New Orleans RTA enters second phase of its second chance hiring initiative with visit to Louisiana State Penitentiary program

May 12, 2022
The program provides training for non-violent releasing individuals who successfully complete the requirements and trial employment at New Orleans RTA, which can transition into full-time employment.

The New Orleans Regional Transit Authority (RTA) has entered the second phase of its second chance efforts to recruit bus mechanics and technicians with a visit by New Orleans RTA CEO Alex Wiggins to the Louisiana State Penitentiary’s Automotive Service Excellence (ASE) and I-CAR Automobile Industry-Based Certification (IBC) programs.

New Orleans RTA entered a partnership with JOB1 Career Solutions last December to provide On the Job Training (OTJT) training for non-violent releasing individuals who successfully complete the requirements of the Louisiana State Penitentiary’s IBC programs. New Orleans RTA explains it will hire bus mechanics and body repair technician trainees, both at $23.67 per hour, up to 40 hours per week for a six-month trial period. After a six-month period, successful participants will transition to permanent employees with the agency.

“RTA’s workforce is the backbone of the organization, and it is important that we build a progressive workforce pipeline that can help citizens reentering society,” said Wiggins. “We remain committed to working with JOB1 and the Louisiana Workforce Commission to ensure highly skilled individuals can earn competitive wages to support their families, reduce recidivism, and improve their overall quality of life.”

The JOB1 OTJT partnership is available through the Workforce Innovation and Opportunity Act, which is coordinated through the Louisiana Workforce Commission. New Orleans RTA will be reimbursed 50 percent of the participants/trainee’s regular hourly wage excluding payment hours not worked for sick, vacation, holiday, lunch, personal, jury duty, and overtime hours up to a maximum of 40 hours per week as a participant in the program. The authority says it will compensate participants with equivalent wages and benefits afforded regular employees.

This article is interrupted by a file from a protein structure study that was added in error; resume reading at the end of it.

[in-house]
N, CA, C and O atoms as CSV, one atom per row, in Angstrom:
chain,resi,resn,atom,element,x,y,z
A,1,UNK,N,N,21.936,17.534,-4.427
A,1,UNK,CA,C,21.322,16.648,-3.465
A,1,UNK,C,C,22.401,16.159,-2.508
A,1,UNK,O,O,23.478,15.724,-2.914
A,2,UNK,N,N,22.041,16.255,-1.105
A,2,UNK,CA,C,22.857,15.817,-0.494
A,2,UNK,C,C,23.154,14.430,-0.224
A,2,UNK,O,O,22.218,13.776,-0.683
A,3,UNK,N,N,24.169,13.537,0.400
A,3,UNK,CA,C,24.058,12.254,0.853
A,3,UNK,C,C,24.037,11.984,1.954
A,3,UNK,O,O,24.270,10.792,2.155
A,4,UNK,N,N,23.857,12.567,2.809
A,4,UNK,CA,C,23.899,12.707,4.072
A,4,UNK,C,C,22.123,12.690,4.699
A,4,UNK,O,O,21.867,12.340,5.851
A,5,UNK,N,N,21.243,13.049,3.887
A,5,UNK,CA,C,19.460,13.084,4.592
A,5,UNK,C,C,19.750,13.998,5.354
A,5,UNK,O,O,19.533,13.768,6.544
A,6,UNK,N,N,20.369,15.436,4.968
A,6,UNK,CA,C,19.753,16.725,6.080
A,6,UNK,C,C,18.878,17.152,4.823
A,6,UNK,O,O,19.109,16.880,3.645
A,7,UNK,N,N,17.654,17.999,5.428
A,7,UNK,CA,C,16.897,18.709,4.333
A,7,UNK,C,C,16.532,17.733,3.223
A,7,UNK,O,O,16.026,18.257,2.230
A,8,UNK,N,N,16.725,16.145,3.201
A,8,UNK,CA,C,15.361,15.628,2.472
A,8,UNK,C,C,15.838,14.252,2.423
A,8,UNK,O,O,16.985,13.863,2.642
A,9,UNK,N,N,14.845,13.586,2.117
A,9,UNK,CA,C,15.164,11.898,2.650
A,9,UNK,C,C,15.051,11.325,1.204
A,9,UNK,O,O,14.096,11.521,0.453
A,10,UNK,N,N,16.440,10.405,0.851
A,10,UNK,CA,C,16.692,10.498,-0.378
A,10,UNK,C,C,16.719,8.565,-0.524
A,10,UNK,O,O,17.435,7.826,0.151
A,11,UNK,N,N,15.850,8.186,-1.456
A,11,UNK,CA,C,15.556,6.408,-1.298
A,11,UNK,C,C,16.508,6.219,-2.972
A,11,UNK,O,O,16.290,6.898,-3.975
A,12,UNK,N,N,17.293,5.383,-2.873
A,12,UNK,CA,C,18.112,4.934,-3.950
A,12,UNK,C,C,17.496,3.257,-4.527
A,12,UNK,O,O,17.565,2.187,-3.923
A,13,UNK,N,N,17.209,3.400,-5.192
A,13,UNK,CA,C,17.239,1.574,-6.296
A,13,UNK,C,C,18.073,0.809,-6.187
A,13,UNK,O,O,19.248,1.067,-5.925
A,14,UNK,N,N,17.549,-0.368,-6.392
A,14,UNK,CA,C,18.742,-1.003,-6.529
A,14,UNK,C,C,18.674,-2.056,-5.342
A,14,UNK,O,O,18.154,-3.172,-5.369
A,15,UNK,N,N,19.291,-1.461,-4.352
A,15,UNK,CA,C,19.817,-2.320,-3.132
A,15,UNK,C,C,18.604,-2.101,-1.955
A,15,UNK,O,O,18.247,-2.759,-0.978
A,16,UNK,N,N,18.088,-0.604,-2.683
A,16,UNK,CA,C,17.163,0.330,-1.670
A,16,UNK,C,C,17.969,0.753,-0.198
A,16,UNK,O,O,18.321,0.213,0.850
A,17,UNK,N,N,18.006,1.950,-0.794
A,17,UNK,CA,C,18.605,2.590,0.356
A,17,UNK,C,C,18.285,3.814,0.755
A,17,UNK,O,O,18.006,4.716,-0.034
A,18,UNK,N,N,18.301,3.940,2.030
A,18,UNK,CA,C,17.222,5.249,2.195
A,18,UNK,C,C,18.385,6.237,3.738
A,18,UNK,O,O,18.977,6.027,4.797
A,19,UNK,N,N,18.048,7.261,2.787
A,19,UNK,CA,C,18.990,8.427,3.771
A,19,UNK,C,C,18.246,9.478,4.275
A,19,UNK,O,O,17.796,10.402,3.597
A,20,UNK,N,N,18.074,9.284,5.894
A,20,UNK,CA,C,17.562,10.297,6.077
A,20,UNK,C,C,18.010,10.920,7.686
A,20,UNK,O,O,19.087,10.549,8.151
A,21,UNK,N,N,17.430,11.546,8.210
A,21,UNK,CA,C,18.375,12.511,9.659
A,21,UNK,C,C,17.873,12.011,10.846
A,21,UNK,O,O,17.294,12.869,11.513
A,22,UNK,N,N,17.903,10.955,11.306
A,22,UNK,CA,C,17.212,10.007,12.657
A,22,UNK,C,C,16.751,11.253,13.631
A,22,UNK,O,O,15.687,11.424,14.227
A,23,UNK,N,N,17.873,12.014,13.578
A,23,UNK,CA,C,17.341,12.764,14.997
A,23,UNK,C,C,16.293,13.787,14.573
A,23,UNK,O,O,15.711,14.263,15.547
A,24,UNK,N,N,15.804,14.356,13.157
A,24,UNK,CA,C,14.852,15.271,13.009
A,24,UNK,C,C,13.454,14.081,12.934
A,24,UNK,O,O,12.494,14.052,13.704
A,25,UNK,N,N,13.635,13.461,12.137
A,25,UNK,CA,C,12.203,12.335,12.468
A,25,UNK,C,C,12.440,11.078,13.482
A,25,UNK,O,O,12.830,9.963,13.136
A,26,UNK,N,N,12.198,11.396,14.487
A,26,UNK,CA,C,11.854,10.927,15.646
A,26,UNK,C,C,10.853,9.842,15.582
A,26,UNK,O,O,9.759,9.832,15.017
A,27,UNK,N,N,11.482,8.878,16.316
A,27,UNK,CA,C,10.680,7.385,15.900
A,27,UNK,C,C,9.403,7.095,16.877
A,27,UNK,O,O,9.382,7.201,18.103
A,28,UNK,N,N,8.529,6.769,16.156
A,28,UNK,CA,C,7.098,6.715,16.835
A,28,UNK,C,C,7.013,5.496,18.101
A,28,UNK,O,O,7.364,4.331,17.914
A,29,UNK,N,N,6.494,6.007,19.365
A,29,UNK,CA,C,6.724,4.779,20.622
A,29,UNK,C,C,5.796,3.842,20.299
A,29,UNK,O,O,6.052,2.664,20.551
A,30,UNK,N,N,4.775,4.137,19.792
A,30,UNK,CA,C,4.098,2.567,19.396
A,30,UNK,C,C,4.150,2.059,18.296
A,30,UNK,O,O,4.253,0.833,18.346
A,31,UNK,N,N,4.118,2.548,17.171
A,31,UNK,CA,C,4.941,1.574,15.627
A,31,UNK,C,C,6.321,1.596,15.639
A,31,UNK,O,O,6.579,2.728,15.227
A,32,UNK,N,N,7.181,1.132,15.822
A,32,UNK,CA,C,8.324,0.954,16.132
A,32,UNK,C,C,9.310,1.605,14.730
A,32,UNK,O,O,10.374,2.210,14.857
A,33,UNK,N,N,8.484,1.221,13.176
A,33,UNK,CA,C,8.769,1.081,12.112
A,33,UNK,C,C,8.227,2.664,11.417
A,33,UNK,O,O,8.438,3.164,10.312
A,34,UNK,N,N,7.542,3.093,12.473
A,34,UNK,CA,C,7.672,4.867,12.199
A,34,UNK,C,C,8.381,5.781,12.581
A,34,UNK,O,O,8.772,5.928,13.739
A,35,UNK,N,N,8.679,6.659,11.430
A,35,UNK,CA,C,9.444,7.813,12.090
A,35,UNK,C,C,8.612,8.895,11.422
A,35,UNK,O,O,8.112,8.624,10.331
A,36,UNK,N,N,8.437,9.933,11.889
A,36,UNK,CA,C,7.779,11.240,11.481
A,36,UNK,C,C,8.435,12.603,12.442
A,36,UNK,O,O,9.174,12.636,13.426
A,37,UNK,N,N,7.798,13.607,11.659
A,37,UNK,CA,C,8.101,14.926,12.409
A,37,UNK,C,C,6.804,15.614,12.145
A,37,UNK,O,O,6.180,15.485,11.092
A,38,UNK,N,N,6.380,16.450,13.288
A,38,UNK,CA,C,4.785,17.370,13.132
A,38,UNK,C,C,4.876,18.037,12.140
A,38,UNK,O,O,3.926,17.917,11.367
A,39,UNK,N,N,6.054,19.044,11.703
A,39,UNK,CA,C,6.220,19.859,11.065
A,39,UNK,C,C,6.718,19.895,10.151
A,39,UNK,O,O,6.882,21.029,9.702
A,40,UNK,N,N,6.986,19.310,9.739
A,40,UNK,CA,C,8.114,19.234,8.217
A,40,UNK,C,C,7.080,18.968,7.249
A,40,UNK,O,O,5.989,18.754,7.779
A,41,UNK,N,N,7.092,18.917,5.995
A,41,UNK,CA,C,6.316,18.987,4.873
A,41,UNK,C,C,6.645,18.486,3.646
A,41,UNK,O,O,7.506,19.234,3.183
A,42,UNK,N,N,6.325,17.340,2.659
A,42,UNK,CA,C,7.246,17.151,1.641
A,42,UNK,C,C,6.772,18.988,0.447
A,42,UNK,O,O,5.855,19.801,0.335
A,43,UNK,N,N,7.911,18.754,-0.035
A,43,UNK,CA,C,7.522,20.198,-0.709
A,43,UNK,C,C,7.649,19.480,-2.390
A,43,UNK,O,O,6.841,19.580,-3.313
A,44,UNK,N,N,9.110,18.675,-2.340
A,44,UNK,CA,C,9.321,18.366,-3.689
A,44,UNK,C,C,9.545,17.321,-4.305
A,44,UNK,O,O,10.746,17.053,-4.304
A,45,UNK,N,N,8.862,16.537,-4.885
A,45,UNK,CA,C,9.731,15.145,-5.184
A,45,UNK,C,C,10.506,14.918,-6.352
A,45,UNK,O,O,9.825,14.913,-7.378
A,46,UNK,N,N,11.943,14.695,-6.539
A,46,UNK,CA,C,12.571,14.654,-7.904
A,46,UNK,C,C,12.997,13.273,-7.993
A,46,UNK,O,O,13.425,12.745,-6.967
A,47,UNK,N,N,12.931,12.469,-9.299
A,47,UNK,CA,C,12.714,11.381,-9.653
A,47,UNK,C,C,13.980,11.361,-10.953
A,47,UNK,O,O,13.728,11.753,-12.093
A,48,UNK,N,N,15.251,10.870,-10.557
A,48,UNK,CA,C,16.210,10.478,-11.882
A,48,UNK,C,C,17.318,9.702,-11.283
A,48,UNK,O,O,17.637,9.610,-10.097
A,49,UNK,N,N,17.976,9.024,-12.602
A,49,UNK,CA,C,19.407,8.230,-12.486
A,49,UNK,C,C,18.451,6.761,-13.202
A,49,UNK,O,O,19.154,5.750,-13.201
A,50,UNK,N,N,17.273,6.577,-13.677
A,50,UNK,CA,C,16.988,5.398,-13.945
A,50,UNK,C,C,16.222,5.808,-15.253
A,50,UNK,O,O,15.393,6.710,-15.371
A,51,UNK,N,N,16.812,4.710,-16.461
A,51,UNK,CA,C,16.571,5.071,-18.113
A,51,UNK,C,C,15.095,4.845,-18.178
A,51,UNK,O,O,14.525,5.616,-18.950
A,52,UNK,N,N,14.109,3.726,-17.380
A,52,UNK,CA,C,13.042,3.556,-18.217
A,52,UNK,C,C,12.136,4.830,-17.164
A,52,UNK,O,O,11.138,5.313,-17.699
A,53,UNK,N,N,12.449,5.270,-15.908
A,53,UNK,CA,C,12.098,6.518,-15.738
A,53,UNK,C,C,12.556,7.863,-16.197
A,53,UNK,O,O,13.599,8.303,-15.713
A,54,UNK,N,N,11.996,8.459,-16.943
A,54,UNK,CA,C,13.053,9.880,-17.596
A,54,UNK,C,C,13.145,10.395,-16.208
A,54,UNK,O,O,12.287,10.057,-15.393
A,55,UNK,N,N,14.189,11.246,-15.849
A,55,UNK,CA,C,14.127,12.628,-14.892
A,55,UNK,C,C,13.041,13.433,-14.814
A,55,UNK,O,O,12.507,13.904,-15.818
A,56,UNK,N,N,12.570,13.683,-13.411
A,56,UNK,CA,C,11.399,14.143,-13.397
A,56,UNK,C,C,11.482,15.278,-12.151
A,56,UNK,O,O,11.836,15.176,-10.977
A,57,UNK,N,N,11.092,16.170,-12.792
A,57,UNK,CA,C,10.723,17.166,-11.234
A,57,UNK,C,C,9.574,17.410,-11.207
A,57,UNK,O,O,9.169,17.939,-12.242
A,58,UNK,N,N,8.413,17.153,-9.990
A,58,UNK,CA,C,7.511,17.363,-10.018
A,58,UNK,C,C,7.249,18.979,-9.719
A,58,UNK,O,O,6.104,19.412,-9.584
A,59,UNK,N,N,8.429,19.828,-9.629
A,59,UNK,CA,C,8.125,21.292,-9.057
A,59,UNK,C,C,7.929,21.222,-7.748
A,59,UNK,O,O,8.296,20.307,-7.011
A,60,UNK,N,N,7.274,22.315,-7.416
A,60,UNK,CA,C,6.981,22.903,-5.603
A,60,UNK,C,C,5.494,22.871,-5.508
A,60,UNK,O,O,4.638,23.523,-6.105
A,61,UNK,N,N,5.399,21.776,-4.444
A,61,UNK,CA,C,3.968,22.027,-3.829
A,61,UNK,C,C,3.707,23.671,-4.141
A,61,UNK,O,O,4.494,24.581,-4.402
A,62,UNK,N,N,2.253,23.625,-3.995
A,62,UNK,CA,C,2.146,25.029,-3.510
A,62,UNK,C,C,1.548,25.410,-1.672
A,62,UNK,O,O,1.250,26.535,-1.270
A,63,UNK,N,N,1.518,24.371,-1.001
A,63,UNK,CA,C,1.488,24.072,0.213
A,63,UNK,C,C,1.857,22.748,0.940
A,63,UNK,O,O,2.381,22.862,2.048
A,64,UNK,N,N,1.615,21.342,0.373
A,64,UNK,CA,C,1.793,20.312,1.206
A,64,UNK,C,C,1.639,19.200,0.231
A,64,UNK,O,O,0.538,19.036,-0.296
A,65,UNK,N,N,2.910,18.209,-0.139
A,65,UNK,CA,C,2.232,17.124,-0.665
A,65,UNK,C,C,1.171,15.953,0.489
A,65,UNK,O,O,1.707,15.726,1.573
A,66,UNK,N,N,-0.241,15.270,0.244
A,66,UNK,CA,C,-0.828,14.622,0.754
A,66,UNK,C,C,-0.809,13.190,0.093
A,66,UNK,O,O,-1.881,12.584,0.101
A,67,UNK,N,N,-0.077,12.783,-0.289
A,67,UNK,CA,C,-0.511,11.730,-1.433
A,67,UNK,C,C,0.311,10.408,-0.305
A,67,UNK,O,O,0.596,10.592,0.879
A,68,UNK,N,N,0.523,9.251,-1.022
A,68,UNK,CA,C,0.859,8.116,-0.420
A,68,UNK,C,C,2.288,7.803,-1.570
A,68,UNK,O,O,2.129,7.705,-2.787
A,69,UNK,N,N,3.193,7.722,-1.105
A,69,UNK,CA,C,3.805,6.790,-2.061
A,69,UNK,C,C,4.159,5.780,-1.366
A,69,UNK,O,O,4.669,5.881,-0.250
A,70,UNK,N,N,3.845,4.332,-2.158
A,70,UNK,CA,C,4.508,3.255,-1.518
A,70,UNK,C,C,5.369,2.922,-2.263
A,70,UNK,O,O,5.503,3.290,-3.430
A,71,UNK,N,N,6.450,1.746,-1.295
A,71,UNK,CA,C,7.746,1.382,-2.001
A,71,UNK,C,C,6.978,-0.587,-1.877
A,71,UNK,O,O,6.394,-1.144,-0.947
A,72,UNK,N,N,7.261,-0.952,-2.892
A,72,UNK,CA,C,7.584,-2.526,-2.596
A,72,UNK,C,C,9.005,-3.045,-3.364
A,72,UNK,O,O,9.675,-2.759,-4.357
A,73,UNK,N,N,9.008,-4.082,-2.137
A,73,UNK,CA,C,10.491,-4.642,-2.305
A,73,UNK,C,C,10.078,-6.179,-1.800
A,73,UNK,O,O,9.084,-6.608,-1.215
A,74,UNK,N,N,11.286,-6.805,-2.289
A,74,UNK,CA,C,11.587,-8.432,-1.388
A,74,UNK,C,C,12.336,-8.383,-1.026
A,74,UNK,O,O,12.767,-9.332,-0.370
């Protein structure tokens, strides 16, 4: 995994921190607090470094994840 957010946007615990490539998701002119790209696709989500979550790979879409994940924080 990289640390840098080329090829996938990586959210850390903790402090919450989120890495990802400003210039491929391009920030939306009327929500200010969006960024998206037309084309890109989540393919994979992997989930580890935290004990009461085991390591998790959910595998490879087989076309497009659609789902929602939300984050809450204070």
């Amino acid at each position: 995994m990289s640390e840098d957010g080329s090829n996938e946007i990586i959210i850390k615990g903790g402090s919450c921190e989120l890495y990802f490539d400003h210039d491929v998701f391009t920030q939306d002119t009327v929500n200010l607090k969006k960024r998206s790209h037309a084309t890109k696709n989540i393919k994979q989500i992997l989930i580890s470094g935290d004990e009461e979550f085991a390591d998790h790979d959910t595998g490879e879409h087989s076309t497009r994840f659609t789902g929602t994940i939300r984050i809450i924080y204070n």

“The RTA Board of Commissioners is proud of the RTA's progressive initiatives in developing the region's workforce, with a special focus on restorative justice," stated RTA Board Chair Flozell Daniels, Jr. "As one of the leading public sector agencies in the region, we must continue to invest in our people by fairly employing individuals in our community with thriving pay and benefits to support their households and the regional economy.”

Retired Judge Arthur Hunter shared 96 percent of the people who enter prison will be released.

“If we want them released better people rather than better criminals and taxpayers rather than tax takers, then reentry programs must be expanded and employers must make the investment to allow people the opportunity to take care of themselves, their families and make our city safe,” said Judge Hunter.

Louisiana’s Reentry Court program was legislatively authorized in 2012 and operate in conjunction with the state’s Department of Corrections. The first two Reentry Court programs were designed to provide non-violent incarcerated individuals with an opportunity to acquire vocational skills while participating in rehabilitative programs and job/social skills training during incarceration at Louisiana State Penitentiary and Louisiana Correctional Institute for Women.

“Through the Reentry Court and the vocational training inside our prisons, we have been able to prepare hundreds of releasing incarcerated individuals for high-skilled, high-paying jobs upon release,” said Department of Corrections Secretary Jimmy Le Blanc. “We are excited about this partnership with RTA and the prospects of providing gainful employment for our releasing individuals. These types of jobs ensure the ability to earn a living-wage salary that will pay the bills and sustain quality of life that will reduce recidivism.”

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